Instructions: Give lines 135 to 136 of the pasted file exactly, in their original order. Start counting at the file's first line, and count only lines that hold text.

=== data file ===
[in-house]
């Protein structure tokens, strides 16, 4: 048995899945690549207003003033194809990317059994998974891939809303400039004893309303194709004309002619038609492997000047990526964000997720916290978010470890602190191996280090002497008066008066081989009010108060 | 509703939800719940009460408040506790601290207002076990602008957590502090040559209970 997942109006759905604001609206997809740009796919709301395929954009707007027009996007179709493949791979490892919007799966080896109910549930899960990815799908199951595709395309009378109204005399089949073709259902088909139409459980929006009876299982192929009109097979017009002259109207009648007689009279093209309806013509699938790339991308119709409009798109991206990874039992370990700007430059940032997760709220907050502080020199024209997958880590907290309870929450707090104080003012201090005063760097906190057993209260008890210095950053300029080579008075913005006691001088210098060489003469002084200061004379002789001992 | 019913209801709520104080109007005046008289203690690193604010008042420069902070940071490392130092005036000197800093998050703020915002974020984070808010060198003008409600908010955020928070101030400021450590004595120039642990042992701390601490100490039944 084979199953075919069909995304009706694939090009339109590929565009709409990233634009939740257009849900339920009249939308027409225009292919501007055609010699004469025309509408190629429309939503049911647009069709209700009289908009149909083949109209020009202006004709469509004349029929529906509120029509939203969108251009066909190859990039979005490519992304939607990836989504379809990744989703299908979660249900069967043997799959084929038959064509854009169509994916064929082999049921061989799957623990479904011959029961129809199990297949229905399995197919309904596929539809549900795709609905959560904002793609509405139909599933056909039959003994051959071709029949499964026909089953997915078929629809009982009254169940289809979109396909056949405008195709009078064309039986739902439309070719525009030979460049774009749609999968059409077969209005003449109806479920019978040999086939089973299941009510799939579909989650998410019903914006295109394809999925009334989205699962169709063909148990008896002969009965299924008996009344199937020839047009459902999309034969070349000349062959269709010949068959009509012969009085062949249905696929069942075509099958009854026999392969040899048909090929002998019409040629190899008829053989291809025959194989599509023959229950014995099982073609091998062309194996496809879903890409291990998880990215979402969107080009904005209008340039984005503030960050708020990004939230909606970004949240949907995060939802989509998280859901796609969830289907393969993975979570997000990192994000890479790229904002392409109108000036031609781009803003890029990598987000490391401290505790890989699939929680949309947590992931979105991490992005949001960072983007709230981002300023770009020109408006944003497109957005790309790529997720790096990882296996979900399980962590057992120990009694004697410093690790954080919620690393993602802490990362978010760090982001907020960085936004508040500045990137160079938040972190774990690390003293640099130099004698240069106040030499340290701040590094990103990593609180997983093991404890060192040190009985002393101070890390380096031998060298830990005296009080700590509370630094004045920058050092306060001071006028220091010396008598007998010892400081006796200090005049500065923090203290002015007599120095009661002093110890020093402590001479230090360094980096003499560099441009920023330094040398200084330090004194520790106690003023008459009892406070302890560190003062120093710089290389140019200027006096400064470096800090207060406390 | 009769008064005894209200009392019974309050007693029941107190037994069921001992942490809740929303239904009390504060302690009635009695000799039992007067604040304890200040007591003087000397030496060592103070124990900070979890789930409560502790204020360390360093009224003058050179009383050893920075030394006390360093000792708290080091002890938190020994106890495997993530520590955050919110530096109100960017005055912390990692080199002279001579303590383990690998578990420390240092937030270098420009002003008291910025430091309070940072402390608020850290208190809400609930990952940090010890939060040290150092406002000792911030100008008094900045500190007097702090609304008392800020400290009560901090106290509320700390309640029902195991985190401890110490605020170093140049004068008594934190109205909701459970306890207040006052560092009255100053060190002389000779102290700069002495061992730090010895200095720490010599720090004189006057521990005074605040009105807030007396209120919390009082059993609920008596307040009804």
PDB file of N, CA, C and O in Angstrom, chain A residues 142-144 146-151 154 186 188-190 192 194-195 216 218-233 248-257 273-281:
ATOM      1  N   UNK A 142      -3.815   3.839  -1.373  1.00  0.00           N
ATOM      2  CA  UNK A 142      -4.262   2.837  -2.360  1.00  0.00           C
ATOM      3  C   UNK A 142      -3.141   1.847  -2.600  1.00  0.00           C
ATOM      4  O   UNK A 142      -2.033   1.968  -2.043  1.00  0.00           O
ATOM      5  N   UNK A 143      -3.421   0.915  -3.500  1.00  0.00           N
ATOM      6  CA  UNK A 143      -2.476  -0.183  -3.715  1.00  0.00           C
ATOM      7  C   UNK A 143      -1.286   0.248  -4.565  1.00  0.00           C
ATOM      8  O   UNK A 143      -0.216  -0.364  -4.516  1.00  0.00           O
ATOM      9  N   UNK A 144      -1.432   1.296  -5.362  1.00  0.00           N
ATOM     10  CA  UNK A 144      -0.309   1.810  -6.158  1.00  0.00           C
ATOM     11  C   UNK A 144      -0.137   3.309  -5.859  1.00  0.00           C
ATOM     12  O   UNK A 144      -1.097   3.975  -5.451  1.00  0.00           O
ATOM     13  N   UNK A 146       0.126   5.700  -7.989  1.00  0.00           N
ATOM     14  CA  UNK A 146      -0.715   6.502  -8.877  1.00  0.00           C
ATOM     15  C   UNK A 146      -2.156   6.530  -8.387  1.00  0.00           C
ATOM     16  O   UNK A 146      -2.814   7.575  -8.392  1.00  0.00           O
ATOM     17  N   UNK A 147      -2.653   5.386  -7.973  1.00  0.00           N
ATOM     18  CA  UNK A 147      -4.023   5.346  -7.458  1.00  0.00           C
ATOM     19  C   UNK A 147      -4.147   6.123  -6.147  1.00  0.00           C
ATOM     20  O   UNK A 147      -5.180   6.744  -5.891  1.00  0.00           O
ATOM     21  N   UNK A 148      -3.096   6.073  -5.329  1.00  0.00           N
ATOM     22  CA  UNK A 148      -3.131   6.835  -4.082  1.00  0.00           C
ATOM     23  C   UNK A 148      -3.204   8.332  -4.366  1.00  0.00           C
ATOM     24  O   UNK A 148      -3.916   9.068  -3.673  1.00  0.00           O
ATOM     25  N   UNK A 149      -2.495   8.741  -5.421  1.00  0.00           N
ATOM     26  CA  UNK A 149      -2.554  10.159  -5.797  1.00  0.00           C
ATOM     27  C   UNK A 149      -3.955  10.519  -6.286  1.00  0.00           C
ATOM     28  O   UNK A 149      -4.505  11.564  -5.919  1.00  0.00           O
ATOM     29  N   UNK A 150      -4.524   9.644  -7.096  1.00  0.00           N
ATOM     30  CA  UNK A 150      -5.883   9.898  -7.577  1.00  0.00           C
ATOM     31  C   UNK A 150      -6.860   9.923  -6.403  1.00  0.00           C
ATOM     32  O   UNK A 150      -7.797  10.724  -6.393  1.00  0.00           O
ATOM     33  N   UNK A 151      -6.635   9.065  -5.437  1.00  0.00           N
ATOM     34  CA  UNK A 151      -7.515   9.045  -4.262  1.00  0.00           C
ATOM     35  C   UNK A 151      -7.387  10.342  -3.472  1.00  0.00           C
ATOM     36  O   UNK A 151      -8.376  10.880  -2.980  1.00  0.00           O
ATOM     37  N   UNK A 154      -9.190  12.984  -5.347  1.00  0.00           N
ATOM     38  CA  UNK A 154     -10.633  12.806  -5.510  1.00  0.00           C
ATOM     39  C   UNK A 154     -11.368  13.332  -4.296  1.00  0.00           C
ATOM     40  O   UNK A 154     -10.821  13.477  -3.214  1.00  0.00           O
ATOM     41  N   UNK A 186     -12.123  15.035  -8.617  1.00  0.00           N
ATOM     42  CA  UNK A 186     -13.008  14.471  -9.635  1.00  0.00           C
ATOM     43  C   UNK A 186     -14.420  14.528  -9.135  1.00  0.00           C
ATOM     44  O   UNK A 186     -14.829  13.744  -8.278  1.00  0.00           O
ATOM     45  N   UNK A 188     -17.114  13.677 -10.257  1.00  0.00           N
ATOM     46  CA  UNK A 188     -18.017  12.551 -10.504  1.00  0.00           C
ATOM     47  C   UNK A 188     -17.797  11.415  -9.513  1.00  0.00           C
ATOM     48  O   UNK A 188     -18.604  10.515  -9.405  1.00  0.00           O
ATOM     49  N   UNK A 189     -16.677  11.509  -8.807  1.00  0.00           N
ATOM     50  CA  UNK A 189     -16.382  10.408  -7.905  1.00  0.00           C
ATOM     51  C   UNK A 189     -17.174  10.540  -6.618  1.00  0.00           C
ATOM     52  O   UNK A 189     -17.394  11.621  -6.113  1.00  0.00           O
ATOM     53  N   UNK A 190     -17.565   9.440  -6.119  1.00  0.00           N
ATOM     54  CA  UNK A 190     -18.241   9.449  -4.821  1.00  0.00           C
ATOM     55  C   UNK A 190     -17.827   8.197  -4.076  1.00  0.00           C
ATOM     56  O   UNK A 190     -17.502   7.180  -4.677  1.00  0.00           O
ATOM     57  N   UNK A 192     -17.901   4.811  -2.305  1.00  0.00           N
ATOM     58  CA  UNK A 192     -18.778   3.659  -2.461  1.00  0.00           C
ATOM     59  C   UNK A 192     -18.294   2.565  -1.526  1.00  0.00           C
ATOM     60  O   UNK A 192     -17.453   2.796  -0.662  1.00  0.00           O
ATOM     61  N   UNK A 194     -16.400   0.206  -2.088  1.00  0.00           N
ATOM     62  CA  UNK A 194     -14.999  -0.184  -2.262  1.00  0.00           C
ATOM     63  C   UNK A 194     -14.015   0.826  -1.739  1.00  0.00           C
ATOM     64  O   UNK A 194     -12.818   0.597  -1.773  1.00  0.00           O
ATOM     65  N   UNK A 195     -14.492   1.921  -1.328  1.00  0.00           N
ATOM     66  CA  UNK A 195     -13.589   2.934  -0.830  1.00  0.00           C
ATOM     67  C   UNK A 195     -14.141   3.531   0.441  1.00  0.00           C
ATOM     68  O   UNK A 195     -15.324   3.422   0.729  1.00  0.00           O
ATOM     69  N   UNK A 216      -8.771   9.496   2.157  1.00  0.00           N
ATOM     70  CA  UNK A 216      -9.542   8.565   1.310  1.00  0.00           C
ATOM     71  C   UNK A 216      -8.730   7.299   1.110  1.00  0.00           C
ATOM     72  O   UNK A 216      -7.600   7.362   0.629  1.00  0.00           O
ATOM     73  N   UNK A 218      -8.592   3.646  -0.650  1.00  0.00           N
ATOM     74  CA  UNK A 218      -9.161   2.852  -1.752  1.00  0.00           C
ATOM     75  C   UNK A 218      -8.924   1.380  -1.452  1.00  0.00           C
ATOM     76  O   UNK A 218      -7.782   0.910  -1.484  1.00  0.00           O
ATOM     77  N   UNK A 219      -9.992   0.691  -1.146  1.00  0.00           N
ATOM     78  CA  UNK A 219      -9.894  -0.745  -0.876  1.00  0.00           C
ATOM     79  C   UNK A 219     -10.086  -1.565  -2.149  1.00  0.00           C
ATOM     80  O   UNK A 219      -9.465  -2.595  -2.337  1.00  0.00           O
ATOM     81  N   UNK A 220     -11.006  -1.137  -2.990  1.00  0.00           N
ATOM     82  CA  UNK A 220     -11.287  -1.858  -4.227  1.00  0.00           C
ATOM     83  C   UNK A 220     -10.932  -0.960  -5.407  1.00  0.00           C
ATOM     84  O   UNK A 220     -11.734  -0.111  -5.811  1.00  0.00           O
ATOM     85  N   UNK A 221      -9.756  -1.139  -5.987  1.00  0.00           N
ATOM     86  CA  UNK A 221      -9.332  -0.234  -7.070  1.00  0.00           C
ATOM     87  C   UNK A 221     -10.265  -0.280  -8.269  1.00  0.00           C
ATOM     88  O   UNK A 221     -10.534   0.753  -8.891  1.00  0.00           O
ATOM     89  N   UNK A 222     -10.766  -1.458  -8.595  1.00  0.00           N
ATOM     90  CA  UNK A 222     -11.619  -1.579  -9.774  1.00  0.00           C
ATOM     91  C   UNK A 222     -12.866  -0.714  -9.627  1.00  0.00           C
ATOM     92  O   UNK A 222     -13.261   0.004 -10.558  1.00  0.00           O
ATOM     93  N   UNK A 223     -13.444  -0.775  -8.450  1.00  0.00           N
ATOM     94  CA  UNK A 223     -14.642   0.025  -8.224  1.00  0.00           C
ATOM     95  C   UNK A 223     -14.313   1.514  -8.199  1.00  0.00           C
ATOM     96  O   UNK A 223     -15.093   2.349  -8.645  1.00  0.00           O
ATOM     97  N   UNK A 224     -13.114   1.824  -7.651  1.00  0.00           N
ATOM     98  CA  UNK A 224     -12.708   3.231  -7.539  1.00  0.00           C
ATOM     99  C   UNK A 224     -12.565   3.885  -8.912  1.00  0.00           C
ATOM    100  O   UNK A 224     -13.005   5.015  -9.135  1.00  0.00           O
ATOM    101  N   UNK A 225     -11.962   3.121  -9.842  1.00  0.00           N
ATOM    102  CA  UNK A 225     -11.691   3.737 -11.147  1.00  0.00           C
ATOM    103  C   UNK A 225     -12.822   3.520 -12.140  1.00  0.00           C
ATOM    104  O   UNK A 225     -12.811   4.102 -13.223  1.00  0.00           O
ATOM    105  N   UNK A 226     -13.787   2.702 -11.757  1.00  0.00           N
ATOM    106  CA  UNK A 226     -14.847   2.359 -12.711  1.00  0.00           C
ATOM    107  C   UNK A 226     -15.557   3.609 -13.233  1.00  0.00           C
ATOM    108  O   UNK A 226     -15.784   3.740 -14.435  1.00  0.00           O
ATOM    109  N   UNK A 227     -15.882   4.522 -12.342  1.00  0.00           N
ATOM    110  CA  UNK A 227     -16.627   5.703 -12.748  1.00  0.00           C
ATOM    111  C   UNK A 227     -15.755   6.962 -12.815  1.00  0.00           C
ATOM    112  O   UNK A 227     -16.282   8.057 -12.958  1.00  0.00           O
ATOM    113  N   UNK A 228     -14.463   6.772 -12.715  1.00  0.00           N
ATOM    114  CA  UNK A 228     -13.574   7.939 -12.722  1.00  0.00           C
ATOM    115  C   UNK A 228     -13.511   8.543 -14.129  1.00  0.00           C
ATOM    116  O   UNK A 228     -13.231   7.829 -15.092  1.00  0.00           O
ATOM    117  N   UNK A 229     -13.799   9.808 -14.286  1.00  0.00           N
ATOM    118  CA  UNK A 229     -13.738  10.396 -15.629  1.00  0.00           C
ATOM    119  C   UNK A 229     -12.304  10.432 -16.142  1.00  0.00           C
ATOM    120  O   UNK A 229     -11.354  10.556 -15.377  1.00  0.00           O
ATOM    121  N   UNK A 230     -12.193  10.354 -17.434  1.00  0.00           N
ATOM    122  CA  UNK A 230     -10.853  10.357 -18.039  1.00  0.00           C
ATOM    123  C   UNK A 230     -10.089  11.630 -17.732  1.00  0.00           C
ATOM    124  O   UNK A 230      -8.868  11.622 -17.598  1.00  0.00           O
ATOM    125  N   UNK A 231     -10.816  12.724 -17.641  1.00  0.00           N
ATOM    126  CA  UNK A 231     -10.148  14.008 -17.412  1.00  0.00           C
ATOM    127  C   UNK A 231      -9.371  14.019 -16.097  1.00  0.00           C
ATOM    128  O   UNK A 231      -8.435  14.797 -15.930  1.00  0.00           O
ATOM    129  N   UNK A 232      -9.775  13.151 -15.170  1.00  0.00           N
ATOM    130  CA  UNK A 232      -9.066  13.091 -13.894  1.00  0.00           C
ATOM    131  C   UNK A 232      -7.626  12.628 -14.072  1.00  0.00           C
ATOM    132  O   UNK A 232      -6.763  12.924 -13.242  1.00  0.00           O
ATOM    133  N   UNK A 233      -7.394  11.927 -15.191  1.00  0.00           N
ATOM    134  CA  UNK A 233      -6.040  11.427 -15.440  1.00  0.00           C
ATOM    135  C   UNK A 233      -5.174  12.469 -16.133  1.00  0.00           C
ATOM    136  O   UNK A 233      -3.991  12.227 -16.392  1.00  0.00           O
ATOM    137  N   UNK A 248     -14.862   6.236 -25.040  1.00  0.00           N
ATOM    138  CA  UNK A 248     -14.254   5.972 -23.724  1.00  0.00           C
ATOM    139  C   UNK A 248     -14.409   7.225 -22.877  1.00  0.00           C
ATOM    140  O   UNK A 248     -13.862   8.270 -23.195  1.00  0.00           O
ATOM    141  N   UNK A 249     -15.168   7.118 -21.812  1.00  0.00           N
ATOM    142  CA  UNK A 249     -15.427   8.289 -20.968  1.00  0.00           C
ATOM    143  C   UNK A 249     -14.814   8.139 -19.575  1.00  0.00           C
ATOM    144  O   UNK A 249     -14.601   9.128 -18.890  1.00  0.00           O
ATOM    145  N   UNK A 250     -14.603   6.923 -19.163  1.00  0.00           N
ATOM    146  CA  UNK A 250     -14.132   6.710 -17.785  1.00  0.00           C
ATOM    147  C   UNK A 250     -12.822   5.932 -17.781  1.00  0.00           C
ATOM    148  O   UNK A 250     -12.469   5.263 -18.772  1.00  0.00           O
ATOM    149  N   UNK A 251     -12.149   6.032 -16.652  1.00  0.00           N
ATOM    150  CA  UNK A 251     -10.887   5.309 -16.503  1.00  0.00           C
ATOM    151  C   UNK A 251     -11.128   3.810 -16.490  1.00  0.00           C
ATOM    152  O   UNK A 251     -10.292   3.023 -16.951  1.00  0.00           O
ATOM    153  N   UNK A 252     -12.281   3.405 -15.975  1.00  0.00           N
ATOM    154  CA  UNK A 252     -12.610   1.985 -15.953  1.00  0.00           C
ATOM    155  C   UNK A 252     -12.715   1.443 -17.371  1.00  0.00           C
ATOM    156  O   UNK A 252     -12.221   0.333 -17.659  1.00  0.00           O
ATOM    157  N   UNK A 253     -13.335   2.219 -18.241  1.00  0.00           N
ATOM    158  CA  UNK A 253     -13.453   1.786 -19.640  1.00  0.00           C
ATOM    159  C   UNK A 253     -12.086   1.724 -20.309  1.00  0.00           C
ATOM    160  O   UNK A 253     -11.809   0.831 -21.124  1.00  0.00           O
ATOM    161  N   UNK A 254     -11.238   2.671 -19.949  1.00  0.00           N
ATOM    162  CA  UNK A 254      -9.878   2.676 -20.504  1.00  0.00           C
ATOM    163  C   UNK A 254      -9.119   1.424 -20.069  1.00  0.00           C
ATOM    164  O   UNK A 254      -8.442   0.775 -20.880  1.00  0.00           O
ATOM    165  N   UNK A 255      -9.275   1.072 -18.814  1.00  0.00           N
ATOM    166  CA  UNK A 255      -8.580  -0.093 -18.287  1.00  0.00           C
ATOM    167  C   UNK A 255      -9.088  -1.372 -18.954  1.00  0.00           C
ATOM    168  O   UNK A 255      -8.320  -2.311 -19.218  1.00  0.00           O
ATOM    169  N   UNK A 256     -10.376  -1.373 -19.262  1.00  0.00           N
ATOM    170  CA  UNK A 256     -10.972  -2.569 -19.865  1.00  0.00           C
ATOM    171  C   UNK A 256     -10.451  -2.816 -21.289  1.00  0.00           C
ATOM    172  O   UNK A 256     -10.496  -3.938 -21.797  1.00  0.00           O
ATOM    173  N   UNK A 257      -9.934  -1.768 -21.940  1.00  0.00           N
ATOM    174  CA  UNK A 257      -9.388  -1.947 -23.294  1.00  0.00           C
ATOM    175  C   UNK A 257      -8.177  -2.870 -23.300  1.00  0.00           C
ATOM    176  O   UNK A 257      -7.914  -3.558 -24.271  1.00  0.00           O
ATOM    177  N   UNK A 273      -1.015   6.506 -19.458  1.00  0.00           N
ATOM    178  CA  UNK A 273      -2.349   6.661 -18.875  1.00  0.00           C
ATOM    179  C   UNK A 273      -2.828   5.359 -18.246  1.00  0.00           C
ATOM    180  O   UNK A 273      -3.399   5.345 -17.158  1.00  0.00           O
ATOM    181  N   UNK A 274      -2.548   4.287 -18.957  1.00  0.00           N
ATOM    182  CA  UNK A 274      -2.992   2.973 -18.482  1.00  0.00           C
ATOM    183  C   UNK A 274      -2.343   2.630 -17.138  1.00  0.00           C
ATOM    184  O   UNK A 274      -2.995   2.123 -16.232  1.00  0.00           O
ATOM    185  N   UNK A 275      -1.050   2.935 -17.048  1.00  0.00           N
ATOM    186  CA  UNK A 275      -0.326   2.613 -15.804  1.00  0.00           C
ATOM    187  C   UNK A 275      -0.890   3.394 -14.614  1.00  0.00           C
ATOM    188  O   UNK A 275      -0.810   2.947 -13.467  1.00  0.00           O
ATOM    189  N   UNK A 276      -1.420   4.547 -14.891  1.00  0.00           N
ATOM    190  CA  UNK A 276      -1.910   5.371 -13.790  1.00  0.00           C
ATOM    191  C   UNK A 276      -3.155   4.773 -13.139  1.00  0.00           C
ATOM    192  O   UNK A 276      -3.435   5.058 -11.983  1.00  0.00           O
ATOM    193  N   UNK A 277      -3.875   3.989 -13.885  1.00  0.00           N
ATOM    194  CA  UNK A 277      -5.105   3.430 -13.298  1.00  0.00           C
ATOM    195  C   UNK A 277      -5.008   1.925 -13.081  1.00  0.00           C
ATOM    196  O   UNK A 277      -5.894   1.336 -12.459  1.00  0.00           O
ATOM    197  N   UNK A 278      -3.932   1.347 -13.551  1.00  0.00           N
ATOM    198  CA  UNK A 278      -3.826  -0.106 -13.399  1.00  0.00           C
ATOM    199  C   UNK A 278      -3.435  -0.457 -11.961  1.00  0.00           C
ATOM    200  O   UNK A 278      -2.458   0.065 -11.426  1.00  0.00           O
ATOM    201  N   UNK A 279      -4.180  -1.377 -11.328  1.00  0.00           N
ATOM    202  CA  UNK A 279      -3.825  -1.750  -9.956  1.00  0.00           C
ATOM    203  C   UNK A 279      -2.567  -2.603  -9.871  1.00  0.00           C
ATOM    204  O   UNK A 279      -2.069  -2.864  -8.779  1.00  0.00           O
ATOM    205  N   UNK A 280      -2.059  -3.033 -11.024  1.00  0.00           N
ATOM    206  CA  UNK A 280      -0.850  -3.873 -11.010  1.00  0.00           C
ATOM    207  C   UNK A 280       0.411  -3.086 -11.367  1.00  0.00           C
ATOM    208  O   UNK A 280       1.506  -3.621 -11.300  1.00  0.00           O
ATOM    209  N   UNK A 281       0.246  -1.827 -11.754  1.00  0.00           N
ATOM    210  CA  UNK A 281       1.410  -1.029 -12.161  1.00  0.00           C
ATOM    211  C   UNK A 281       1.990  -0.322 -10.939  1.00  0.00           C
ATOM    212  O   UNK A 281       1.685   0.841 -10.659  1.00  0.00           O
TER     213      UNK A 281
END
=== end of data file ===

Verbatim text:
ATOM    132  O   UNK A 232      -6.763  12.924 -13.242  1.00  0.00           O
ATOM    133  N   UNK A 233      -7.394  11.927 -15.191  1.00  0.00           N